Taiwanese People Are Superficial & Fake? A Western Perspective

politeOne thing many foreigners in Taiwan will notice, in addition to this, this, and this, is the extent to which politeness permeates Taiwanese culture and life in Taiwan.

Taiwanese people are generally exceptionally polite and courteous, especially to foreigners, and if asked for help or directions they will do their best to be of assistance. This is partly because Taiwanese people pride themselves on being 熱情 (warm hearted & hospitable) to foreigners.

There are obvious benefits to living in an ultra polite society. Taiwanese people politely line up, whether it’s to get on the MRT, buy food from a street vendor, or get on an escalator. Taiwanese people rarely cut in line (with the occasional exception of elderly women who are either oblivious or perhaps feel entitled to jump the queue.)

Whenever I have expressed frustration on the blog about Taiwanese people who insist on speaking English to me, the feedback is always that it is intended to be polite. “Polite” is what motivates and underscores most Taiwanese social interactions.

At first blush, Taiwan’s culture of politeness seems commendable, even if sometimes thwarting immersion language learning.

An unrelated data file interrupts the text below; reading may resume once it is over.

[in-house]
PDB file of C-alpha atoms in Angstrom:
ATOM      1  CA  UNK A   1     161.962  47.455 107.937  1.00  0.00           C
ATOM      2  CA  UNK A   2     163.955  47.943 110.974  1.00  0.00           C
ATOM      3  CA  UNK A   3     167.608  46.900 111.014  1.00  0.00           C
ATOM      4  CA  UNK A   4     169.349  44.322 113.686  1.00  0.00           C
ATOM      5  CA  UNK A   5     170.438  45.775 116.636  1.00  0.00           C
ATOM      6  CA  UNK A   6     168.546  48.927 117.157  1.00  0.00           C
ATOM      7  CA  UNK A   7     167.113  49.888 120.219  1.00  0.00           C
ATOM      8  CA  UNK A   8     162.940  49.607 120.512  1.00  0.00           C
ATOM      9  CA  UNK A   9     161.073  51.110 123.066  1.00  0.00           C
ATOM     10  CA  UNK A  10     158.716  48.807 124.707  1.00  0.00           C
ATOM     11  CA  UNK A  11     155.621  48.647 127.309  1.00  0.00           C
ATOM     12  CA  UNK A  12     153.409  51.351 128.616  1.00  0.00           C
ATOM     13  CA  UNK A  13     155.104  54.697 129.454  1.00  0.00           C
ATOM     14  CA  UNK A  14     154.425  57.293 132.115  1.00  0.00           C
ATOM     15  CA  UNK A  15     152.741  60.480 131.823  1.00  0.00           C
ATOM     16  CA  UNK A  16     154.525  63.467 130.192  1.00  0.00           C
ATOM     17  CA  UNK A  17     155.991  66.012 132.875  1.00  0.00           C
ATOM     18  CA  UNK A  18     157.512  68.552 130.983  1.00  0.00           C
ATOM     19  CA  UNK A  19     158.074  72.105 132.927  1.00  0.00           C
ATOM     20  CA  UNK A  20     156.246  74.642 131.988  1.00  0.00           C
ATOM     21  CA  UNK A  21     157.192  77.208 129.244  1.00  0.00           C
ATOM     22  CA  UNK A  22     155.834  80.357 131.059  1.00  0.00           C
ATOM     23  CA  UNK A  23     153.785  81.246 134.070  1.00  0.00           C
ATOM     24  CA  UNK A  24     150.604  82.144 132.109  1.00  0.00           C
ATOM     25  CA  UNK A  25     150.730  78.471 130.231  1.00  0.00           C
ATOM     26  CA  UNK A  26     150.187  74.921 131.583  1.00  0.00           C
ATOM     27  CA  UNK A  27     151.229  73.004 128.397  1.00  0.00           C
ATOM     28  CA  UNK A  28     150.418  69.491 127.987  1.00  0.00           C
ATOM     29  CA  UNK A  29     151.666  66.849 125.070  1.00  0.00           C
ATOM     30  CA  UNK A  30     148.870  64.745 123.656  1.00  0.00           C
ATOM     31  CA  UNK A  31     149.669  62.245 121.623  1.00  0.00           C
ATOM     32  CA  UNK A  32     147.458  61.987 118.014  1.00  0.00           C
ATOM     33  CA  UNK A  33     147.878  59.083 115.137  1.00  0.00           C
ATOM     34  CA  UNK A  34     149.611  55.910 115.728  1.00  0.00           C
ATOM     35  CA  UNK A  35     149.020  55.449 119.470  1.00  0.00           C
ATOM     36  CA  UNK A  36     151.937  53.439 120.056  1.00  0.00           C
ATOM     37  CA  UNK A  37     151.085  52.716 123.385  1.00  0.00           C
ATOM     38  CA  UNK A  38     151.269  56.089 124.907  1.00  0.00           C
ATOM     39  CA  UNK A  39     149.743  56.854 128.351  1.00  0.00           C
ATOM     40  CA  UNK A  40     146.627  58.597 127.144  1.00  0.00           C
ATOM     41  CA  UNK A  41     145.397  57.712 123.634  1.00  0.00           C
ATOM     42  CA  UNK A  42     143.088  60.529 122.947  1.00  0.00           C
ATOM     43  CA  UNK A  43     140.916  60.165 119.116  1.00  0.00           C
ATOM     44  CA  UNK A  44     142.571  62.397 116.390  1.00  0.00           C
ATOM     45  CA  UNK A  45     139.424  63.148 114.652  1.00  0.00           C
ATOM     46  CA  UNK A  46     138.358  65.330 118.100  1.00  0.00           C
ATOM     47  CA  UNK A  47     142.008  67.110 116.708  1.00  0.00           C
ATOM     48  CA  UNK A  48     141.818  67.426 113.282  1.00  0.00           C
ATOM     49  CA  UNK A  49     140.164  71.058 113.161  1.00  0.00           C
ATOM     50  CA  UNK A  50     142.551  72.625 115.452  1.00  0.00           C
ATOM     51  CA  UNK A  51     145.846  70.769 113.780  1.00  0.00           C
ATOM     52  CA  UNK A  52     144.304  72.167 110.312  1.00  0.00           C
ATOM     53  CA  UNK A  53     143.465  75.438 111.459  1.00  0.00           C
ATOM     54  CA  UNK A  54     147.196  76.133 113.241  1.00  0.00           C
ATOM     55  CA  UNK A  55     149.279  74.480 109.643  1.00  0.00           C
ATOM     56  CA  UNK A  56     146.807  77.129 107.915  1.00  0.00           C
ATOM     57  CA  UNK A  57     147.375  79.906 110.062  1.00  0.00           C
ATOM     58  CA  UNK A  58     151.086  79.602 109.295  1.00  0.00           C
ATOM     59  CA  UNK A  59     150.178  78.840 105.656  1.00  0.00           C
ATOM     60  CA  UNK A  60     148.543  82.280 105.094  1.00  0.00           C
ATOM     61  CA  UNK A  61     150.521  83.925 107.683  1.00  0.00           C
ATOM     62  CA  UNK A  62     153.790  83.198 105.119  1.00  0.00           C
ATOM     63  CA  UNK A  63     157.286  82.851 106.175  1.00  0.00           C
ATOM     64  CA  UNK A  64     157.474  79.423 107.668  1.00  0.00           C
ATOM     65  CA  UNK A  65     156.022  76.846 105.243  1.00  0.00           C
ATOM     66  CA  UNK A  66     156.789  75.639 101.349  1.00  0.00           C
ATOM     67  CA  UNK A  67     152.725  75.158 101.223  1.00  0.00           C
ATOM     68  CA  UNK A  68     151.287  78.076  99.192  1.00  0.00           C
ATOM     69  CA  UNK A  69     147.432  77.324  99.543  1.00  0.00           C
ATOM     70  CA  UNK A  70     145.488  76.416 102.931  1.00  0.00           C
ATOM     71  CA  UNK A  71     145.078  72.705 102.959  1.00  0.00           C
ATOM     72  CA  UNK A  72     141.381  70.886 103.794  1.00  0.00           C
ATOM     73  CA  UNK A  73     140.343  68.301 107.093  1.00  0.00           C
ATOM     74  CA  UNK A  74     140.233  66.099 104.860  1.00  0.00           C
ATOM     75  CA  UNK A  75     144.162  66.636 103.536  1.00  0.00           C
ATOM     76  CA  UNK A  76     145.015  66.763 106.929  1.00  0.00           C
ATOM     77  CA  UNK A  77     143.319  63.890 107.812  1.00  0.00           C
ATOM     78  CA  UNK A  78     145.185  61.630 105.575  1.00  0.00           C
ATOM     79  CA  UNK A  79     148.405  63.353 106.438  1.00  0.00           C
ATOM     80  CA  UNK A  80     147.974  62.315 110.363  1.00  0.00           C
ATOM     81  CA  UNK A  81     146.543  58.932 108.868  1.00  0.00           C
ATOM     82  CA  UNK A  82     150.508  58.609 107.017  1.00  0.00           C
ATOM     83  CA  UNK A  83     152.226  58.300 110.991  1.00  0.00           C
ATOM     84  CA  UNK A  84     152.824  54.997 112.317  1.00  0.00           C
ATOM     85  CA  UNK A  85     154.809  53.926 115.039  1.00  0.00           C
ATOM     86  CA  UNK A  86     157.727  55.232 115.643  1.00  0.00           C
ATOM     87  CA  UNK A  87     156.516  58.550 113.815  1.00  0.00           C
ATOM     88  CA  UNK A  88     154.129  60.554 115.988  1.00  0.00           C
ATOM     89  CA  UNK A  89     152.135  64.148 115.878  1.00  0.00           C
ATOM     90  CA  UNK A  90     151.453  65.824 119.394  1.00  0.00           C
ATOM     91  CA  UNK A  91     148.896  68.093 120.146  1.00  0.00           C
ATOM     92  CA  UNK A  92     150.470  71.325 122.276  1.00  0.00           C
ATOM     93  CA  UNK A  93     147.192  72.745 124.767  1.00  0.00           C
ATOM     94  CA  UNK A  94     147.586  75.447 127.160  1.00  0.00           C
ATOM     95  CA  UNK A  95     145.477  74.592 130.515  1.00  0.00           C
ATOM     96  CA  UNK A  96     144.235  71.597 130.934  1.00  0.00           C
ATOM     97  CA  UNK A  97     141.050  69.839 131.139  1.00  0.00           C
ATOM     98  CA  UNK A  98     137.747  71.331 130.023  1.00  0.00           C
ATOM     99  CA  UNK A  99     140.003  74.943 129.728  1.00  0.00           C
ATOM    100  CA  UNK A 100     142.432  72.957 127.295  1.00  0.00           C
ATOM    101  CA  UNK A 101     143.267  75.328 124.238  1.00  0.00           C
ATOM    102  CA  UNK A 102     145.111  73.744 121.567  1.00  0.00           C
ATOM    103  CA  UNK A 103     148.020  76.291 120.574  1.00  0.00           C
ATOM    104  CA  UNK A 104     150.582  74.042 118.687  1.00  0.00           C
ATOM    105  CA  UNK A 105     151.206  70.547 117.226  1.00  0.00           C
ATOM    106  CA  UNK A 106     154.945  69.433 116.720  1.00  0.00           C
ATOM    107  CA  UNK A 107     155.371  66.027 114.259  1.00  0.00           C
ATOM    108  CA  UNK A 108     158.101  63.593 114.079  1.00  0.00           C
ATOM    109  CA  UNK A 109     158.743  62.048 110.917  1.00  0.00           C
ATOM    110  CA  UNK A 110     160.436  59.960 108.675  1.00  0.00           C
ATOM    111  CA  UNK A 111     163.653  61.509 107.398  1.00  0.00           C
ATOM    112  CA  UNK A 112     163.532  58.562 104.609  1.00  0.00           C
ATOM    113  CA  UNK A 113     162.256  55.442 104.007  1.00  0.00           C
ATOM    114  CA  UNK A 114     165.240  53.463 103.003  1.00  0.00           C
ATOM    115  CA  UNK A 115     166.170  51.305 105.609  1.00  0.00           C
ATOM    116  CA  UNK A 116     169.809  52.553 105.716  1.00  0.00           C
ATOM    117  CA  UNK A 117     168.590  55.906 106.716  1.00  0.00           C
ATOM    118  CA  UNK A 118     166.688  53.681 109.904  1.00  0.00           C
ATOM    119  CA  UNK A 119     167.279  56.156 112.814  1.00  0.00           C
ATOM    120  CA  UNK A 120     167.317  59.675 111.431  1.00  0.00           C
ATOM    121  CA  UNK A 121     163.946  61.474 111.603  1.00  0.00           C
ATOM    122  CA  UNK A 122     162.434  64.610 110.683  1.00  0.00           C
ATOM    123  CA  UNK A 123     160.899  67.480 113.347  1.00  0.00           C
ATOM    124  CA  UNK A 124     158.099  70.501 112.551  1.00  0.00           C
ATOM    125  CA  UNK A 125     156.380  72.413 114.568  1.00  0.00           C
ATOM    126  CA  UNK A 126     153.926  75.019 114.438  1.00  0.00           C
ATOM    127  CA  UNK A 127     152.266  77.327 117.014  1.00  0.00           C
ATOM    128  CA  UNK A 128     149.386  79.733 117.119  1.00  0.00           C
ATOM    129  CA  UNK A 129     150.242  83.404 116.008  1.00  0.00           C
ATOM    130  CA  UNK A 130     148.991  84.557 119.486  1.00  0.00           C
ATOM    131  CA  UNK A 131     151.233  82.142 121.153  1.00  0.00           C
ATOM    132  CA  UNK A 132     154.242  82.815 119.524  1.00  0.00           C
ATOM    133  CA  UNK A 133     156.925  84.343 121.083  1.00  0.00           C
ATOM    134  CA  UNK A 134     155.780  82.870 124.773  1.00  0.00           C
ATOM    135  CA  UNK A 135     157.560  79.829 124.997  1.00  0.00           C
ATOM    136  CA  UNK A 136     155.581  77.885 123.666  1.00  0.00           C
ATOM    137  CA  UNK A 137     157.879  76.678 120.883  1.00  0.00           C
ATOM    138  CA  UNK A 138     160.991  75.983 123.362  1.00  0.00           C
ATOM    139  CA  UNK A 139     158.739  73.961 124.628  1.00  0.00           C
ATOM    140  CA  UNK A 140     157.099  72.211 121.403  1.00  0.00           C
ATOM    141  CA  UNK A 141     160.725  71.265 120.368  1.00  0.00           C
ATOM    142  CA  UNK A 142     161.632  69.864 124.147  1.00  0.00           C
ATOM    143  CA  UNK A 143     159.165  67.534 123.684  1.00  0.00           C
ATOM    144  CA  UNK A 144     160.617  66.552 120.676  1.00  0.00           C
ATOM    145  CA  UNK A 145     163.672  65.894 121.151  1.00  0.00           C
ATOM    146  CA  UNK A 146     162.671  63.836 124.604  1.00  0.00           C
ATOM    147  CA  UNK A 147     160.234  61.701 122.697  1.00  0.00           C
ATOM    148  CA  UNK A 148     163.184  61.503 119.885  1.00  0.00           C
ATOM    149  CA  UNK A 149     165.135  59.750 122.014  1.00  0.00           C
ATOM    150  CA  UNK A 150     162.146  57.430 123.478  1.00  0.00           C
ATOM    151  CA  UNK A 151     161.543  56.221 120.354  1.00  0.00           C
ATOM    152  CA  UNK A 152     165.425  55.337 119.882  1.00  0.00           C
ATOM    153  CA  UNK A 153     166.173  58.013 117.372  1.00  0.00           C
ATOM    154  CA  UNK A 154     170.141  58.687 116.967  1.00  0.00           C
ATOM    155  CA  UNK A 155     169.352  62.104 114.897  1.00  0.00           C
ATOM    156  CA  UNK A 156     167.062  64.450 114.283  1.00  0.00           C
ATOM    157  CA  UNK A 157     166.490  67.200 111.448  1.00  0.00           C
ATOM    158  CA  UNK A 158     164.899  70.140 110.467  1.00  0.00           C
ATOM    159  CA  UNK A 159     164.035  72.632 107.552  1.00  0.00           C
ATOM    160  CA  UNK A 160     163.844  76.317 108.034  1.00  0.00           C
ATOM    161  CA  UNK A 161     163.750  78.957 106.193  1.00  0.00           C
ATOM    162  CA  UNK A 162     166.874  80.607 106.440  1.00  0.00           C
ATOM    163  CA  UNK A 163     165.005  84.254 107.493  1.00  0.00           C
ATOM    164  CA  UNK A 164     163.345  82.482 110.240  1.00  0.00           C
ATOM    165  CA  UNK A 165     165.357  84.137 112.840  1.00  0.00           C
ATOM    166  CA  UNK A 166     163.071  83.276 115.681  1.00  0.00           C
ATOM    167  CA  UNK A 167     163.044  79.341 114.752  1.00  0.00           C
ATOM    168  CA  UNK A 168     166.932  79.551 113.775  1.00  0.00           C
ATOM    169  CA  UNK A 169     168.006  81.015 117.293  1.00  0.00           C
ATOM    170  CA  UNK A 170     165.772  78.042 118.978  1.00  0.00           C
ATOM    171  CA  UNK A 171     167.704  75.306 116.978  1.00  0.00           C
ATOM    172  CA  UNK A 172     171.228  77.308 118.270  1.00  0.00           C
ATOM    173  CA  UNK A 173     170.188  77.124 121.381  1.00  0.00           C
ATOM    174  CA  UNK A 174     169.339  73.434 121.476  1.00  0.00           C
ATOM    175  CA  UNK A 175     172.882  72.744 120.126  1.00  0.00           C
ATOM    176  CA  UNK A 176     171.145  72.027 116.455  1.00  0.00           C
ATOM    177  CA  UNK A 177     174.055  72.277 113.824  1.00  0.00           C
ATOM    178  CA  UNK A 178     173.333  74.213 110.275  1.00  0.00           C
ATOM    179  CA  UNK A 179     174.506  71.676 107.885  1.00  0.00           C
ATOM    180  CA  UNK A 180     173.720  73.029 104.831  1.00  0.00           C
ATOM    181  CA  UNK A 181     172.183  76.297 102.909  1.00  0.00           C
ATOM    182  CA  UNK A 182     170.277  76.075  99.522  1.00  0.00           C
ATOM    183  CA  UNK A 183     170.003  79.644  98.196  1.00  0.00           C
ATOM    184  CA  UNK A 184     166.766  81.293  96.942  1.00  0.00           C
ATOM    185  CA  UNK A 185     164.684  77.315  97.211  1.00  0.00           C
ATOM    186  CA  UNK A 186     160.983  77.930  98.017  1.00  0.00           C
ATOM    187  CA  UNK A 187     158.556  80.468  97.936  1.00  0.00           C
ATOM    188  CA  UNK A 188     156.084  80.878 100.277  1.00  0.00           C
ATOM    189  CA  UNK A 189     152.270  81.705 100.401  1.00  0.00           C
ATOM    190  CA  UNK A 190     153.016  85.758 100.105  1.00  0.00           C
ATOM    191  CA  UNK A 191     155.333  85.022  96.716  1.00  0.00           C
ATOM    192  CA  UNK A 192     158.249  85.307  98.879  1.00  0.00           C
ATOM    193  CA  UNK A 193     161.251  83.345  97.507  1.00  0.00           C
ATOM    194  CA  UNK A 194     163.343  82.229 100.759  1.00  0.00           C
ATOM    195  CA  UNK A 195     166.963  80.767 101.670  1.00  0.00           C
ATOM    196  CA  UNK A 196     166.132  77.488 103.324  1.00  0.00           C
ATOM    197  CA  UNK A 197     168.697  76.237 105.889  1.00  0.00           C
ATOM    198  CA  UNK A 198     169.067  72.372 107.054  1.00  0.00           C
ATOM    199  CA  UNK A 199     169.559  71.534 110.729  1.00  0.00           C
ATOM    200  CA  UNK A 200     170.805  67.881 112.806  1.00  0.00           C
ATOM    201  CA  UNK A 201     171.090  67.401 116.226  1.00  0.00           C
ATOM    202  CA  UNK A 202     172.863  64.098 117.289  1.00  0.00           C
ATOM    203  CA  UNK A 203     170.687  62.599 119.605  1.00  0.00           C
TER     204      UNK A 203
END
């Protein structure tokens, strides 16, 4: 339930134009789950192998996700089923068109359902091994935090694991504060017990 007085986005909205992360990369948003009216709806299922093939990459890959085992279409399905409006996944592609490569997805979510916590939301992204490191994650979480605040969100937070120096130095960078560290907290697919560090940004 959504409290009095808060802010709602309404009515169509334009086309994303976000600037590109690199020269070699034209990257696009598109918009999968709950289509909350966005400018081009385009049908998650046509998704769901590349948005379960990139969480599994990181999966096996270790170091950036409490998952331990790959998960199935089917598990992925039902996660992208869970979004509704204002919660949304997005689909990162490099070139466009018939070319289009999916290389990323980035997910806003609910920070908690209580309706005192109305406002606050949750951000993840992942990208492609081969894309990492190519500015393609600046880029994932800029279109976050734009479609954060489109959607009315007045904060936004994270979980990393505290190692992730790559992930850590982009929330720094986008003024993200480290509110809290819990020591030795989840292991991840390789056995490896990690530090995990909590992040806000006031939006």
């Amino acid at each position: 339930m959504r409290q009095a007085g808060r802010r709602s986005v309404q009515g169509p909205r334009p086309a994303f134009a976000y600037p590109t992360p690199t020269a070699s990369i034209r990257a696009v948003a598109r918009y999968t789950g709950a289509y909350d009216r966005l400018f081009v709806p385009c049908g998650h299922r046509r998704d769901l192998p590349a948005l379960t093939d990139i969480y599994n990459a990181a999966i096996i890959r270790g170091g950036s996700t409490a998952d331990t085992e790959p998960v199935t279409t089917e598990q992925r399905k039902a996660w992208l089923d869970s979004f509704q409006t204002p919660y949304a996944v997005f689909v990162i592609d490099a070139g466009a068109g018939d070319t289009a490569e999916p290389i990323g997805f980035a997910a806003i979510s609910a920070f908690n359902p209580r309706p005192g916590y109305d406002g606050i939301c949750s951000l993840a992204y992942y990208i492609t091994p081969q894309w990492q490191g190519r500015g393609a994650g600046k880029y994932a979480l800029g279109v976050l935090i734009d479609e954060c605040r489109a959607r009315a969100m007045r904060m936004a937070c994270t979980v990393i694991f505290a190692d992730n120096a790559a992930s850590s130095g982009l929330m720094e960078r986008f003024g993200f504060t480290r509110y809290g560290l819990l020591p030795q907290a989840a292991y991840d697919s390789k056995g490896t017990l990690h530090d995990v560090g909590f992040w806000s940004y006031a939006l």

However, in my point of view, it feels like politeness trumps honesty in Taiwanese culture. And I find this to be rather unsettling. Let me pause here to say that I also value polite behavior and kindness, and I object to people who, under the guise of “being honest” feel they have permission to be cruel, insensitive, or unkind. I believe there is always a kind way to be honest.

But let’s get back to Taiwan, and my struggle to reconcile truth with politeness…

Taiwanese people will routinely act as if things are okay even if they are not, in order to be polite. In this same vein, Taiwanese people tend not to express their true emotions or opinions. If you ask a Taiwanese person how they are doing or how they like the food, they are likely to respond, 還不錯,還可以,or 還好 which roughly translates to a bland, “it’s okay, not bad, alright.” If you ask for their preference you will often get a neutral answer.